Differences in the expression of DNA repair genes may help to explain why breast cancer mortality is higher in black women than white women.
Researchers compared tumour samples from 144 black women and 703 white women diagnosed with breast cancer, looking at the expression of 104 DNA repair genes previously shown to affect responses to breast cancer therapy.
Eight genes were differently regulated in the black women. At an individual level, this meant that 45-60 percent of black women had dysregulation of at least one of these eight genes, compared to just 25-30 percent of white women. The researchers speculate that this altered expression pattern could lead to cancer therapy resistance.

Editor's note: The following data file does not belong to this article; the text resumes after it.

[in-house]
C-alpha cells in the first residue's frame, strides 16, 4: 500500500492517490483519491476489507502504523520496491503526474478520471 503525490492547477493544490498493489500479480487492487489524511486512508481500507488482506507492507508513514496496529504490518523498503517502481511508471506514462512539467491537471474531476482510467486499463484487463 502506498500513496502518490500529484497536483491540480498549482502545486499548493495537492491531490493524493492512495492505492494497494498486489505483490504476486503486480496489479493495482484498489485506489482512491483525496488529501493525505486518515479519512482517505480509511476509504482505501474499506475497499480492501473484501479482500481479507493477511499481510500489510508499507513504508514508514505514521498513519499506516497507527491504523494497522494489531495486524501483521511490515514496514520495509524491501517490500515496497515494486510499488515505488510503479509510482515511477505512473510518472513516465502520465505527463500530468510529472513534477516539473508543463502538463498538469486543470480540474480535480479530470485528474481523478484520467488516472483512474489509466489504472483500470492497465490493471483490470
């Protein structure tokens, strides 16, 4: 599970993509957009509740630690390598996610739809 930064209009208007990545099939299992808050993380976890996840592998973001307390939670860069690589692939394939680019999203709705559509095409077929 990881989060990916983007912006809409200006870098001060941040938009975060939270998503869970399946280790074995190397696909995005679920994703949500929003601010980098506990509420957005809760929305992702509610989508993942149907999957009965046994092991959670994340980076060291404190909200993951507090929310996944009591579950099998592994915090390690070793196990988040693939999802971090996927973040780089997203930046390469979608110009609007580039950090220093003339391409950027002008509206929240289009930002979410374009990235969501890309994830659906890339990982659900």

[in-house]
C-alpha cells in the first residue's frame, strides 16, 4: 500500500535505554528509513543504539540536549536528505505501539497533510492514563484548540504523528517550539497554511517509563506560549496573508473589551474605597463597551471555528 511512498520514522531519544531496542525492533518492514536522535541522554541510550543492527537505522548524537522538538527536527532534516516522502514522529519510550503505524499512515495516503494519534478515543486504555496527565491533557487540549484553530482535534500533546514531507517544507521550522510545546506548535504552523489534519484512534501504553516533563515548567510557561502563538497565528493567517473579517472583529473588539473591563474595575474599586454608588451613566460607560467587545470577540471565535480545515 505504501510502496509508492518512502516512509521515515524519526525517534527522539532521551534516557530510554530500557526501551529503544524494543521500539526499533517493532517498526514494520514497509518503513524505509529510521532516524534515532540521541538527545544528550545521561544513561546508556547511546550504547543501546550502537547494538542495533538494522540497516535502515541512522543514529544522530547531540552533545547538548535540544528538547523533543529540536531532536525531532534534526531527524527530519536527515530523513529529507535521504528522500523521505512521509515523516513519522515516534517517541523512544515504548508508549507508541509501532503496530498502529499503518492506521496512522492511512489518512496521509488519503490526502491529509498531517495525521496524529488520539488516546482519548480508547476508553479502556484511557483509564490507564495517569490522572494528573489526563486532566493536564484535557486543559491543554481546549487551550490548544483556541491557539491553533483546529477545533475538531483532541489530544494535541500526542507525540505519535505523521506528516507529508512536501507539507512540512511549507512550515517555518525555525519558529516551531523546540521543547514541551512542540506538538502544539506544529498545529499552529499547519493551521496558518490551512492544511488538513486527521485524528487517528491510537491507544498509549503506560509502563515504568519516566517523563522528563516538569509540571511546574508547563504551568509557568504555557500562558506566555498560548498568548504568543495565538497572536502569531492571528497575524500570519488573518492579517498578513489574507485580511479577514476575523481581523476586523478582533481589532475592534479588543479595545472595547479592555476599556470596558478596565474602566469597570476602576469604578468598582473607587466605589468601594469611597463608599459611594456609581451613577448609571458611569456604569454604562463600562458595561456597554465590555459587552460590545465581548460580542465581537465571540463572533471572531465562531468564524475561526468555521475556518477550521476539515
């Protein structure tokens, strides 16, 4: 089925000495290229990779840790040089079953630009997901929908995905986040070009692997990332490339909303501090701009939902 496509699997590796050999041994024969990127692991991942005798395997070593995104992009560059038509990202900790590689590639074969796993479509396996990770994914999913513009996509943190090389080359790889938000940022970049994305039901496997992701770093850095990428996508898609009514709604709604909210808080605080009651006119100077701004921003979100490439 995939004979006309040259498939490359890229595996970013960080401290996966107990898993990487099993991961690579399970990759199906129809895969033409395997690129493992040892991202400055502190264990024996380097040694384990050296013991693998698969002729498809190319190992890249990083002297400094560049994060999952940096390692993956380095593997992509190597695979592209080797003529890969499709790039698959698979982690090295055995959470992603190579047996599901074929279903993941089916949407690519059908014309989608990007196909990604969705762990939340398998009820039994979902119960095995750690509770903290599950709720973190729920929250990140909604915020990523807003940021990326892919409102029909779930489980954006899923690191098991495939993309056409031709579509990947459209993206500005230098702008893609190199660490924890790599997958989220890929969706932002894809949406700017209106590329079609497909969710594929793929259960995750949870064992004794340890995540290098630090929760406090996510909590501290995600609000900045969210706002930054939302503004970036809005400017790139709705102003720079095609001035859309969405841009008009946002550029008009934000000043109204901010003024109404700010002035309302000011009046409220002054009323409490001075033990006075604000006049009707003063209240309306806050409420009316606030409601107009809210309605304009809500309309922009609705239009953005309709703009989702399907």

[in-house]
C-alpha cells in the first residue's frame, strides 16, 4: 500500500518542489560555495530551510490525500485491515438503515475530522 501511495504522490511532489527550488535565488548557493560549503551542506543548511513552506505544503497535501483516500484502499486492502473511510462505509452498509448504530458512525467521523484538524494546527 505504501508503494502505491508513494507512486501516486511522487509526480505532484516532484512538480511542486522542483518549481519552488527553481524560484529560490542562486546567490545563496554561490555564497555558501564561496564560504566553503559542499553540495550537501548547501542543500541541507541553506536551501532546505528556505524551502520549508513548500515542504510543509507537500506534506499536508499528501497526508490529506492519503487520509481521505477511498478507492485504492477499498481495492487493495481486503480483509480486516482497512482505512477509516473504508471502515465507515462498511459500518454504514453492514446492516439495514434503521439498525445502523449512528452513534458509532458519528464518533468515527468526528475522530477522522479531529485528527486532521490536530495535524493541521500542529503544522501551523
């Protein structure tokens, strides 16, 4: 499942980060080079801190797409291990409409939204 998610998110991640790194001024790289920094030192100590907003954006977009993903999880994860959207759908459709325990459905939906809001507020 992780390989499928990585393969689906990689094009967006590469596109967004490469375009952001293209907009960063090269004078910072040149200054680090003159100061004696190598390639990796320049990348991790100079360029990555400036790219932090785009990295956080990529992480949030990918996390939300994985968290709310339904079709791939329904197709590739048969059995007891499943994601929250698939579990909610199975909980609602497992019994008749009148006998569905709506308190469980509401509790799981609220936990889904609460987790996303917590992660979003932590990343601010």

“What we’re seeing here is a tangible molecular difference in how these cells repair damaged DNA – a critical factor in the development of cancer – which affects how cells grow and reproduce in tumours,” said Svasti Haricharan, PhD, head of the research team behind the study (pictured above).
See “DNA damage repair genes behave differently in black and white women with breast cancer” by James Moore on the BioNews website (February 14, 2022)
See the full text of the scientific paper “The DNA damage repair landscape in Black women with breast cancer” by Aloran Mazumder et al.